Global Impact: Students Sing and Serve Abroad
Children, desperate for love and compassion and hungry for music, were given food and living supplies and were able to quench their musical desires this summer. Traveling to Vietnam and Brazil, E-town College students, faculty and staff members participated in service trips—impacting the world through music and hope.
“When you reach across the world, the world becomes a bit smaller,” said Dr. Peggy McFarland, who led the College’s fourth, three-week trip to Vietnam. This year, students and community members raised more than $30,000 toward supplies for Brittany’s Hope—a foundation that supports orphanages and underserved children throughout the world.
The group traveled across north, south and central Vietnam, visiting orphanages providing supplies and interacting with the children.
“We connected with the kids so quickly—even if we were there for a day and couldn’t speak the language. A smile
or touch was enough,” said Bethany Panchak ‘14, an occupational therapy major.
Liz Braungard ’86, executive director in the Office of Marketing and Communications, joined with students on a trip she described as a “transformative experience.”
“I never expected to connect so quickly to the students, but you can’t go through a trip like this and not stay close to those you experience it with. It’s a powerful common connector,” she said.
The department hosts the Vietnam trip every two years and continues to work closely with Brittany’s Hope.
The College’s Concert Choir and Jazz Band traveled for the first time to Salvador, Brazil—a trip 15 years in the making. Dr. Matthew Fritz, director of the Concert Choir, remembers one of his professors telling him that if he ever had the opportunity to take an ensemble to Brazil, he should do it. “He planted a seed in my head, and I never forgot,” said Fritz.
During the week-long trip, Colegio Anchieta hosted the students as they shared their passion for music with Brazilians through performances and service work.
“Performing was so rewarding. We saw how appreciative they were for hearing the music,” said Brian Booker ’13.
Not only did the students prepare traditional Brazilian pieces, they created a cross-cultural experience by playing American jazz standards. After one concert, Jazz Band director Grant Moore recollected a Brazilian man approached him to say, “You made a lover of jazz out of me tonight.”
In addition to performances, students donated a trumpet to Núcleos Estaduais de Orquestras Juvenis e Infantis da Bahia—a music program for disadvantaged children— and an electronic piano to the Jose Carvalho Foundation—a school for underserved youth. Astounded by the effect the trip had upon him Booker said, “It wasn’t until Brazil that I fully understood [the College motto] ‘Educate for Service’.”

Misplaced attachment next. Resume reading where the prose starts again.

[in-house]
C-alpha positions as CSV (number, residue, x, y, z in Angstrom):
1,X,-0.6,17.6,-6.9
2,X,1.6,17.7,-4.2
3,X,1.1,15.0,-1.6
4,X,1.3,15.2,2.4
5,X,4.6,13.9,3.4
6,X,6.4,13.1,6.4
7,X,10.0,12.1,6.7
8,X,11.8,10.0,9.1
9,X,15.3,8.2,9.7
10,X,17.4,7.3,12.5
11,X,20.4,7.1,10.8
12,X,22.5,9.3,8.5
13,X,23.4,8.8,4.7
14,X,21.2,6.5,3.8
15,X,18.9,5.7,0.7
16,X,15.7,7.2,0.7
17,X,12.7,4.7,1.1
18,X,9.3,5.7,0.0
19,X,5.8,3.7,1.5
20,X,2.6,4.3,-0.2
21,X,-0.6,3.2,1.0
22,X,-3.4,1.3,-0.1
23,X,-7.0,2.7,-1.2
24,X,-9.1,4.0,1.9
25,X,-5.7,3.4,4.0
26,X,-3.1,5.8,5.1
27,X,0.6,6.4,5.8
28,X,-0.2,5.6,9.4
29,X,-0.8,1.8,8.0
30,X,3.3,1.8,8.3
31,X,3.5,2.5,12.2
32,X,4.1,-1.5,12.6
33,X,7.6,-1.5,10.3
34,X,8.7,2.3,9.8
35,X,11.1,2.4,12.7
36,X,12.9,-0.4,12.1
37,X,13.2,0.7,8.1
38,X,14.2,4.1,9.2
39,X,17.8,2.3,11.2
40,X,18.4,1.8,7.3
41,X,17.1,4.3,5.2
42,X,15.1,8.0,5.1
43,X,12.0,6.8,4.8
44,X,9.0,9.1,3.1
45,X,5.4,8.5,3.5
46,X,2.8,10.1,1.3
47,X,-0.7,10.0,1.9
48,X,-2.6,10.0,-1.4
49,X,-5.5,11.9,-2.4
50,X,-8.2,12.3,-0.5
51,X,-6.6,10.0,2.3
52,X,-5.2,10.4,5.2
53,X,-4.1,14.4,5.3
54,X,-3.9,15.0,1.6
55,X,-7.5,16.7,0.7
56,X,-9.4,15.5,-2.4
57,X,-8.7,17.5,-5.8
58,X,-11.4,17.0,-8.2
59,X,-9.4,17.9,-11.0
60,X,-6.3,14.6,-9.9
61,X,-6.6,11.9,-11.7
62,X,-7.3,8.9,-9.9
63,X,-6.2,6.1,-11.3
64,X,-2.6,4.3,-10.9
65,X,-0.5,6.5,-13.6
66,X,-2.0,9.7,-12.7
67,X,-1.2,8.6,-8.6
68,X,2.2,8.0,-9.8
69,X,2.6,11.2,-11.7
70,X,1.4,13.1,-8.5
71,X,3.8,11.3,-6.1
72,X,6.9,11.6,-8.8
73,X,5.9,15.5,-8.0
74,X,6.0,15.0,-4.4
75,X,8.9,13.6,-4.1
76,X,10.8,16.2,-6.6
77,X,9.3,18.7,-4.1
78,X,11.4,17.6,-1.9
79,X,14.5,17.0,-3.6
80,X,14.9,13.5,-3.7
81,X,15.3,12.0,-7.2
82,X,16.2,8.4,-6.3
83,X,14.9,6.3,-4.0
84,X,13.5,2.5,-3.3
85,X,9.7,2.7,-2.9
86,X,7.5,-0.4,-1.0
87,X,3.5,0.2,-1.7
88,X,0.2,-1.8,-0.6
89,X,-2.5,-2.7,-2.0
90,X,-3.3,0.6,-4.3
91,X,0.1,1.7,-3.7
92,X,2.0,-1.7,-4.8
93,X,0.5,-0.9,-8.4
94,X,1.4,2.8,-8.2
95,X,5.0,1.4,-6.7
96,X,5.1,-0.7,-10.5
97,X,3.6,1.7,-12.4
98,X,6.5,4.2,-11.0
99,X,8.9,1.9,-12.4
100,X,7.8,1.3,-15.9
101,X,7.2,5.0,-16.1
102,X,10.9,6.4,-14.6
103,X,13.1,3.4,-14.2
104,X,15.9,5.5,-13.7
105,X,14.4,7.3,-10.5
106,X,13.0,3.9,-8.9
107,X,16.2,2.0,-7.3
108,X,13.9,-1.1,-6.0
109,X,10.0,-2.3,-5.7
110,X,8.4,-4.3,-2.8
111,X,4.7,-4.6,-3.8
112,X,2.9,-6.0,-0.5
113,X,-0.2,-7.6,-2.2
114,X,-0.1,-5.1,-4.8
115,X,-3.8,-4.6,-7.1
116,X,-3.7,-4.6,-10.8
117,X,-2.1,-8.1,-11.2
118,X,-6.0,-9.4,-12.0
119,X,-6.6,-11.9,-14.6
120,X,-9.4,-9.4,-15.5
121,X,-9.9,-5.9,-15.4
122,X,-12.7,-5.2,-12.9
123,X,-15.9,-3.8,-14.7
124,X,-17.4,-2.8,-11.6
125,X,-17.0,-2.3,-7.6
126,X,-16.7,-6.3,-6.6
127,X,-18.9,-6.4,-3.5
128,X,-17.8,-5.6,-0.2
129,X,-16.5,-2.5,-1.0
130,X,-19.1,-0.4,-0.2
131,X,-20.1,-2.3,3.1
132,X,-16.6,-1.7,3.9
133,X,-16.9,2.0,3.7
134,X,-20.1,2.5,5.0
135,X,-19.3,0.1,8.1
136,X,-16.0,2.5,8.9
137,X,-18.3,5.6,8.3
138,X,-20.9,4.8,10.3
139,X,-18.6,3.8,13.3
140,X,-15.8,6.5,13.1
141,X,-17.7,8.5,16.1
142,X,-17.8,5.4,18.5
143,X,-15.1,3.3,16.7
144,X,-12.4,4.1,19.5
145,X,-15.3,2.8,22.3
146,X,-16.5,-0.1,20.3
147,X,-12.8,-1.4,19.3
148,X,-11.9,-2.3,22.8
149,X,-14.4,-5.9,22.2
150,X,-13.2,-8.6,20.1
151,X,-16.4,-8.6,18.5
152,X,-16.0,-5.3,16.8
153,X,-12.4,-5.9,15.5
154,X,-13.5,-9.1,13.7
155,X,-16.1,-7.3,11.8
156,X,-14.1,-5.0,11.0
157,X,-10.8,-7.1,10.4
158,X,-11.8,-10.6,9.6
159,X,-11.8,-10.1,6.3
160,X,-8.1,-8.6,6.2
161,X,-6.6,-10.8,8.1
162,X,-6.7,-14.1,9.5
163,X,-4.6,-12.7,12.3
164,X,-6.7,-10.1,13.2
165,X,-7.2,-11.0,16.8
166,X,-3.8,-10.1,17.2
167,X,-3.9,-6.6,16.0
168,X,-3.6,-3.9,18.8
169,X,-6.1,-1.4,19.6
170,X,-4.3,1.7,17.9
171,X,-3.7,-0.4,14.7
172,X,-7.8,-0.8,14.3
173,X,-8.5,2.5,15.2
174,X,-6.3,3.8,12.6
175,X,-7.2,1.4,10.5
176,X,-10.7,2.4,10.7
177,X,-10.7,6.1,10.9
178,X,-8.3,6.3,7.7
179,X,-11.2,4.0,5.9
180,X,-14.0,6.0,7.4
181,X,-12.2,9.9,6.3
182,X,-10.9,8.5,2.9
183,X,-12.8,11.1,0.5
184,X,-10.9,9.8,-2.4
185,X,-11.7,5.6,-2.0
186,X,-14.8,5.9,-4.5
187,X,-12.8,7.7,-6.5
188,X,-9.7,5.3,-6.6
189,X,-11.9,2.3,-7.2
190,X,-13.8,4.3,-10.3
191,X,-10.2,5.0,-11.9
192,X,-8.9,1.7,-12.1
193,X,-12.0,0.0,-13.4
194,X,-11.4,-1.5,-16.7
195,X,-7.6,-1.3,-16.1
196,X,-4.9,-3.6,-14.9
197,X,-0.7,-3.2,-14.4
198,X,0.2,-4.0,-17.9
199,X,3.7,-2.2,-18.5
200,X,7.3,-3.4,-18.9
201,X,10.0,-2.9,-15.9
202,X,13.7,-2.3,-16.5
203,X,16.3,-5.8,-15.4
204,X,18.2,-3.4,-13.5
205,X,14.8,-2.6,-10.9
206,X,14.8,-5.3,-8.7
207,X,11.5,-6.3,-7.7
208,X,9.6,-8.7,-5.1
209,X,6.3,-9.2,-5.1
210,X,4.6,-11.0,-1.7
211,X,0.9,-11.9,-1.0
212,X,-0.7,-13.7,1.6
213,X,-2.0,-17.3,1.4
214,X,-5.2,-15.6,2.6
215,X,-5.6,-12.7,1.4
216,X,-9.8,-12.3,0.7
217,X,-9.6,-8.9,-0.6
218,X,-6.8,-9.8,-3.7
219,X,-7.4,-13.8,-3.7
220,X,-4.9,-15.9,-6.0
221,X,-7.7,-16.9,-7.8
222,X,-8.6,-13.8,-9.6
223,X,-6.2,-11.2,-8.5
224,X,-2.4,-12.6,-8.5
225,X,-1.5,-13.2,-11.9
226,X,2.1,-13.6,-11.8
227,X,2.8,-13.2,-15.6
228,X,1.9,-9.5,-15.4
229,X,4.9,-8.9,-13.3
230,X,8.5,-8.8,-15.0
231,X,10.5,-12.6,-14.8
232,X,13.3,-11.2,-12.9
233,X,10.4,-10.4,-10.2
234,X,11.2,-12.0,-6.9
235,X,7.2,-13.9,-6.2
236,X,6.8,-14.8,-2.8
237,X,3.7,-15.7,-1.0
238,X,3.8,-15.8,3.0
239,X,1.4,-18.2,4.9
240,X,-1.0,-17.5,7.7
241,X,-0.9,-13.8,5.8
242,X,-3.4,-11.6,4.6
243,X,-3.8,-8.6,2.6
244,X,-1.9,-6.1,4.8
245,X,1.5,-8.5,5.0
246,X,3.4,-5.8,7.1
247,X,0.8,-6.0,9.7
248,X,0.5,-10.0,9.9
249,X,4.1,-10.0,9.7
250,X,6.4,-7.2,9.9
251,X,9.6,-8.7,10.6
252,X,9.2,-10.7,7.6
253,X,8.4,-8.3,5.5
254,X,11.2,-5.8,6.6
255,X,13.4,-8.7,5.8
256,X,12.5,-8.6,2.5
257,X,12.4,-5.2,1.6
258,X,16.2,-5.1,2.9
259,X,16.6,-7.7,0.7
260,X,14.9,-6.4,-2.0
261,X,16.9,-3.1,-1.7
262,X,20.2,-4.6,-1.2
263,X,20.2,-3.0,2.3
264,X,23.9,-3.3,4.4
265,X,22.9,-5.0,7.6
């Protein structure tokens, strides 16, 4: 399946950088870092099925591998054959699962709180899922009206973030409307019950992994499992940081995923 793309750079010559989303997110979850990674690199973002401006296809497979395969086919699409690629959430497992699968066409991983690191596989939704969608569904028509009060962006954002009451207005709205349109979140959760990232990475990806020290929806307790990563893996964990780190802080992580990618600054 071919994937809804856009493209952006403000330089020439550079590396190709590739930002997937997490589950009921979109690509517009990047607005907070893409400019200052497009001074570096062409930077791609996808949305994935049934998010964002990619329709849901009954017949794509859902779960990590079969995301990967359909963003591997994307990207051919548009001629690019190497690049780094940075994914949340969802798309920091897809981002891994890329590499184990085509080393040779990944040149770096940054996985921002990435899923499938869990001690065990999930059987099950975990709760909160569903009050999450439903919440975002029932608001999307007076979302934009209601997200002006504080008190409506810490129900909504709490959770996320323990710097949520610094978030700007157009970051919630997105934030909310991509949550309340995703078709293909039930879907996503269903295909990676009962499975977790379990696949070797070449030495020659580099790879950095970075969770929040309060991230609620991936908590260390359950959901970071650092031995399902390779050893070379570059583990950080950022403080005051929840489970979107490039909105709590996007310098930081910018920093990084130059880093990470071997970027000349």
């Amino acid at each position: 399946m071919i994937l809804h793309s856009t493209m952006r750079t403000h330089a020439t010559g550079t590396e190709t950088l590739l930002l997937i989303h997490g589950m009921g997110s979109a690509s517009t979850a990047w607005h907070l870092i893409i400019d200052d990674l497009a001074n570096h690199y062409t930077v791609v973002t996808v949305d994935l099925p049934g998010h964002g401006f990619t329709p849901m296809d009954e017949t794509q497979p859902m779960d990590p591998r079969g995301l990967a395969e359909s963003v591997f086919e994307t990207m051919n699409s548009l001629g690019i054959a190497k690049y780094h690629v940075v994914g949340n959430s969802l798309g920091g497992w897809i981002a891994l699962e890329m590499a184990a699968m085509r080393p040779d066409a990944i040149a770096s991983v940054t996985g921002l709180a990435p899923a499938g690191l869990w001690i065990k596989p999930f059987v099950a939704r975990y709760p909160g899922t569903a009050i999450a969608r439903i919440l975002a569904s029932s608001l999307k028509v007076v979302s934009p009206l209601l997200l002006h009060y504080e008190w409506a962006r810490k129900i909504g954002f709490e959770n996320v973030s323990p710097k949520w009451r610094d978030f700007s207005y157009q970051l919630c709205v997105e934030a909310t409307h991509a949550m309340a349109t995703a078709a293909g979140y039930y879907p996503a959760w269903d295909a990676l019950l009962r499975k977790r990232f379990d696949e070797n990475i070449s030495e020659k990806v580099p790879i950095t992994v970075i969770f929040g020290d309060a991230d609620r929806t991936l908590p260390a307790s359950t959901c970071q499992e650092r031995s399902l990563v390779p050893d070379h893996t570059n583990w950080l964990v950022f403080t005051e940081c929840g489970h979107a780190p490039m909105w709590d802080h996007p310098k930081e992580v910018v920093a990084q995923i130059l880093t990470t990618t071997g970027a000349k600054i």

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In addition to the summer service trips, other students, faculty and staff members became a “bigger part of the world” this summer as they traveled to China, Belgium, the Czech Republic and Denmark this summer:
Associate Professor of History Dr. David Kenley and Dr. Hongsong Neuhauser assistant professor of finance, led a two-week study tour to China—the seventh trip in nine years. During the trip, students received four credits in history and business while immersing themselves in Chinese culture.
Throughout the two weeks, students stayed in international guest dorms and visited the Great Wall, the Forbidden City, Tiananmen Square, the Summer Palace and Tianjin.
“This trip gives students the opportunity to gain a broader perspective of their own world,” said Kenley.
Each year, Kenley provides the students with a destination in Beijing—a city of over 20 million people, that they then have to navigate the metropolis to find. During this expedition, students traverse on public transportation where they have to make transactions and communicate with native Chinese speakers.
“Students learn to become self-sufficient and it convinces them that they could live in a foreign country,” said Kenley.
Traveling outside of the country for the first time, sophomore Samantha Weiss said, “The most important thing that I personally brought home with me was a new found confidence in myself. We learned to navigate a city, speak with and without words (when necessary,) to fend for ourselves and to be sure of ourselves while we do it.”
“Basketball is the piece that starts the process, but the cultural experience is more of the real purpose,” said Bob Schlosser, head men’s basketball coach and associate director of athletics.
In May, the team spent eight days in Prague and played three games against Sokol Prazky U19, CZU Praha A and Get Better Academy. Every three years, the team travels overseas to explore a new culture, bond and prepare for the upcoming season. Previously, they have traveled to Germany, Italy, France and Ireland.
Dr. Sanjay Paul, associate professor of economics, led a one-week study tour in Brussels, Belgium. The trip was from May 24 to June 1 and was designed for students to learn more about the European Union. Students visited multiple locations including the Berlaymont, which houses the headquarters of the European Commission.